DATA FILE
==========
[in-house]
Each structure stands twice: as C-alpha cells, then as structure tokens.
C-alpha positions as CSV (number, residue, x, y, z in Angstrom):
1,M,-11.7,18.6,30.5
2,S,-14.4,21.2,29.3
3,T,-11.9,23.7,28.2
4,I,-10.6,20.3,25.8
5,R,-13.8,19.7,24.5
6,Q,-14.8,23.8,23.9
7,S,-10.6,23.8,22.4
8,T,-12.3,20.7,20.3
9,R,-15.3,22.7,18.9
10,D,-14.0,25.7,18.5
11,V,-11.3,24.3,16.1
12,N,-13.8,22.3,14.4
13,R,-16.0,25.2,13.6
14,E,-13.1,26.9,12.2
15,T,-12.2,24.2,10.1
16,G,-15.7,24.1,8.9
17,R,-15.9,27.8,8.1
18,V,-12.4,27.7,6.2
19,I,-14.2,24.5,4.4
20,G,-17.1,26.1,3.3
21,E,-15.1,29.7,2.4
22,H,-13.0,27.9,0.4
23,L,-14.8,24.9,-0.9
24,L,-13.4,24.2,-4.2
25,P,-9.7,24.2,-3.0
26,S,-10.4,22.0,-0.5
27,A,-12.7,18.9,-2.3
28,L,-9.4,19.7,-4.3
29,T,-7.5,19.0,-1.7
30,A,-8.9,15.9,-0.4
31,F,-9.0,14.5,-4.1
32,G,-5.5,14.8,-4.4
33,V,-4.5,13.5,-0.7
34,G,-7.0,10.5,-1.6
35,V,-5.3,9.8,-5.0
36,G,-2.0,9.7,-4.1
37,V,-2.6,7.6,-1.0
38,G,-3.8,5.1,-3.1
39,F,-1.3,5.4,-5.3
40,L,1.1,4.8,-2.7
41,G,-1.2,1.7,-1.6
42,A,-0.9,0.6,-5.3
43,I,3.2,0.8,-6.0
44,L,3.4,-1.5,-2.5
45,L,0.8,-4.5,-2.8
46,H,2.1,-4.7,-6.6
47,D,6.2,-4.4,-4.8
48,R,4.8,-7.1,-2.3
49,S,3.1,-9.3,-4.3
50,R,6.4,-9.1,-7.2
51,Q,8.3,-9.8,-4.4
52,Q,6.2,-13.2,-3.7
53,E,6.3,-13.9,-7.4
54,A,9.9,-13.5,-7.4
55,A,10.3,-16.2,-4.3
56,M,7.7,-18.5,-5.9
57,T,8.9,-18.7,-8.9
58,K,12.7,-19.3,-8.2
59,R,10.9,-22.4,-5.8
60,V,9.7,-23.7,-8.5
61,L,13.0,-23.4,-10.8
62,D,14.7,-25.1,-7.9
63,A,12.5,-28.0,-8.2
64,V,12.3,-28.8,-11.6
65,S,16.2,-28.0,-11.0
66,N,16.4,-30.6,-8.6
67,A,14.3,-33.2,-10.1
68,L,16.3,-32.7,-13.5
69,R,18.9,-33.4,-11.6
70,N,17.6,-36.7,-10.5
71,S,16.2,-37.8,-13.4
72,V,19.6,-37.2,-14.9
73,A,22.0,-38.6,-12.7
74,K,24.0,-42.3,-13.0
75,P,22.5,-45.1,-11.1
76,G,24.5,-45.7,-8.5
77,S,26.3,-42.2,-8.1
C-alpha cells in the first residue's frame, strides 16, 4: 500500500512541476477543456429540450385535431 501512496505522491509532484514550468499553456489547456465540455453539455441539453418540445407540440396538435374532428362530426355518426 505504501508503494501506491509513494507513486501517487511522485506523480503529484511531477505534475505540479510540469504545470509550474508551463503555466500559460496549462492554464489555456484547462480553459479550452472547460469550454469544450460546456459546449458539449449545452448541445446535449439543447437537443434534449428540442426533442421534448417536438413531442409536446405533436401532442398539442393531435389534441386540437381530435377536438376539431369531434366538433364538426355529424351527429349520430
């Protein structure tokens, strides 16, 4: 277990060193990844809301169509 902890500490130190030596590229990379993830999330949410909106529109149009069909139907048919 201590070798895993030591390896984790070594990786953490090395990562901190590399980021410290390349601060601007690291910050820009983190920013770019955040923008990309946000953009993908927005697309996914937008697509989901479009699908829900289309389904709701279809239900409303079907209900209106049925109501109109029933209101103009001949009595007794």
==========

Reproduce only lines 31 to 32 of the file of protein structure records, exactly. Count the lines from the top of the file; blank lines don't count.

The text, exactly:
28,L,-9.4,19.7,-4.3
29,T,-7.5,19.0,-1.7